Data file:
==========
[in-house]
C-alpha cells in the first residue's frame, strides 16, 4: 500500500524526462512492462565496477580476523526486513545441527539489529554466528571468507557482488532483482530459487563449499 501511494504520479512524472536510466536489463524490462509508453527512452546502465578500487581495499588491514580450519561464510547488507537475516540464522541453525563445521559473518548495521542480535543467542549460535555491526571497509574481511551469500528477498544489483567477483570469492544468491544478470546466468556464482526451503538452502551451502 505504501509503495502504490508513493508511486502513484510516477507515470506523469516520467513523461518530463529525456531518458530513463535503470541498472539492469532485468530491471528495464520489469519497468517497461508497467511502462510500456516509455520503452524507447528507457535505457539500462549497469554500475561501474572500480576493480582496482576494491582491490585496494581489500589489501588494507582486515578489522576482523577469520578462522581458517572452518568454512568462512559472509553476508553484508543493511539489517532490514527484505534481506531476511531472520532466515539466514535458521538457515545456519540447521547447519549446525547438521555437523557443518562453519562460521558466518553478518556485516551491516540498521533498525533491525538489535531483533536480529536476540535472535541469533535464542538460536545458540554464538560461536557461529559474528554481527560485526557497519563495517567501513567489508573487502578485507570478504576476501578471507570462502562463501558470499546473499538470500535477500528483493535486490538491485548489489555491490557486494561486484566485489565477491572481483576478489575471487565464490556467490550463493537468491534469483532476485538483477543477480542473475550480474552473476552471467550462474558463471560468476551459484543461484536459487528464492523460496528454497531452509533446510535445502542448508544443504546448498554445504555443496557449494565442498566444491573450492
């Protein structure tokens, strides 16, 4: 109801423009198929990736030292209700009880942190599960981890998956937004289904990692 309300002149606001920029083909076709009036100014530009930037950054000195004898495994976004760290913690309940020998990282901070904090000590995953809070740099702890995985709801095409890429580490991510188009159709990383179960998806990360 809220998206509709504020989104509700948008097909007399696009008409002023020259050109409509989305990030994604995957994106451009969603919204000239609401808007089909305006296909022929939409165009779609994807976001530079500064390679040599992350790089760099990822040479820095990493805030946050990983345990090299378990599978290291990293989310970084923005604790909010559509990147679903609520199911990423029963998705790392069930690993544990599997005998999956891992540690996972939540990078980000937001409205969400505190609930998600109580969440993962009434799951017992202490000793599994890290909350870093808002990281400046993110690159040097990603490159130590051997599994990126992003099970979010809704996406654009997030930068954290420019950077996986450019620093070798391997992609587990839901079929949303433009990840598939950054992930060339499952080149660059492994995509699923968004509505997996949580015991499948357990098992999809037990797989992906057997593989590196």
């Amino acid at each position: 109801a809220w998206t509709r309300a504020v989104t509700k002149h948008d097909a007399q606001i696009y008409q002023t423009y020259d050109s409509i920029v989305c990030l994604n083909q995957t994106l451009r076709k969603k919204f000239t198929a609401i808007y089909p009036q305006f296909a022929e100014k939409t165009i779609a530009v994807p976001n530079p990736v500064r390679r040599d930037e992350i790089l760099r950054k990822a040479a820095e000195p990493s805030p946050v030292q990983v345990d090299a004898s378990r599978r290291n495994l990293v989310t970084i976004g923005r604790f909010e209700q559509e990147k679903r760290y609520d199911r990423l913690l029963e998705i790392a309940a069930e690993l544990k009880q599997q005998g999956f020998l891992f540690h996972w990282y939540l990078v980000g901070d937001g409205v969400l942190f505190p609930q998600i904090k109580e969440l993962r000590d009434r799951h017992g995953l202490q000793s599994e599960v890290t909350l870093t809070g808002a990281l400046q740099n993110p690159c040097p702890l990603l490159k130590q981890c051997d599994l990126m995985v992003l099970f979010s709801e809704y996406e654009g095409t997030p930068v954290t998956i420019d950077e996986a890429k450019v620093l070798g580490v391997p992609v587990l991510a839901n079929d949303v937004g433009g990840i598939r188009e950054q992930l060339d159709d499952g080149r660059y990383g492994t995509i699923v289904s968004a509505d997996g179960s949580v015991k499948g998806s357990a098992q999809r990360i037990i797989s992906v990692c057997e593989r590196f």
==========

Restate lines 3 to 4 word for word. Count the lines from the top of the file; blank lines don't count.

């Protein structure tokens, strides 16, 4: 109801423009198929990736030292209700009880942190599960981890998956937004289904990692 309300002149606001920029083909076709009036100014530009930037950054000195004898495994976004760290913690309940020998990282901070904090000590995953809070740099702890995985709801095409890429580490991510188009159709990383179960998806990360 809220998206509709504020989104509700948008097909007399696009008409002023020259050109409509989305990030994604995957994106451009969603919204000239609401808007089909305006296909022929939409165009779609994807976001530079500064390679040599992350790089760099990822040479820095990493805030946050990983345990090299378990599978290291990293989310970084923005604790909010559509990147679903609520199911990423029963998705790392069930690993544990599997005998999956891992540690996972939540990078980000937001409205969400505190609930998600109580969440993962009434799951017992202490000793599994890290909350870093808002990281400046993110690159040097990603490159130590051997599994990126992003099970979010809704996406654009997030930068954290420019950077996986450019620093070798391997992609587990839901079929949303433009990840598939950054992930060339499952080149660059492994995509699923968004509505997996949580015991499948357990098992999809037990797989992906057997593989590196």
């Amino acid at each position: 109801a809220w998206t509709r309300a504020v989104t509700k002149h948008d097909a007399q606001i696009y008409q002023t423009y020259d050109s409509i920029v989305c990030l994604n083909q995957t994106l451009r076709k969603k919204f000239t198929a609401i808007y089909p009036q305006f296909a022929e100014k939409t165009i779609a530009v994807p976001n530079p990736v500064r390679r040599d930037e992350i790089l760099r950054k990822a040479a820095e000195p990493s805030p946050v030292q990983v345990d090299a004898s378990r599978r290291n495994l990293v989310t970084i976004g923005r604790f909010e209700q559509e990147k679903r760290y609520d199911r990423l913690l029963e998705i790392a309940a069930e690993l544990k009880q599997q005998g999956f020998l891992f540690h996972w990282y939540l990078v980000g901070d937001g409205v969400l942190f505190p609930q998600i904090k109580e969440l993962r000590d009434r799951h017992g995953l202490q000793s599994e599960v890290t909350l870093t809070g808002a990281l400046q740099n993110p690159c040097p702890l990603l490159k130590q981890c051997d599994l990126m995985v992003l099970f979010s709801e809704y996406e654009g095409t997030p930068v954290t998956i420019d950077e996986a890429k450019v620093l070798g580490v391997p992609v587990l991510a839901n079929d949303v937004g433009g990840i598939r188009e950054q992930l060339d159709d499952g080149r660059y990383g492994t995509i699923v289904s968004a509505d997996g179960s949580v015991k499948g998806s357990a098992q999809r990360i037990i797989s992906v990692c057997e593989r590196f």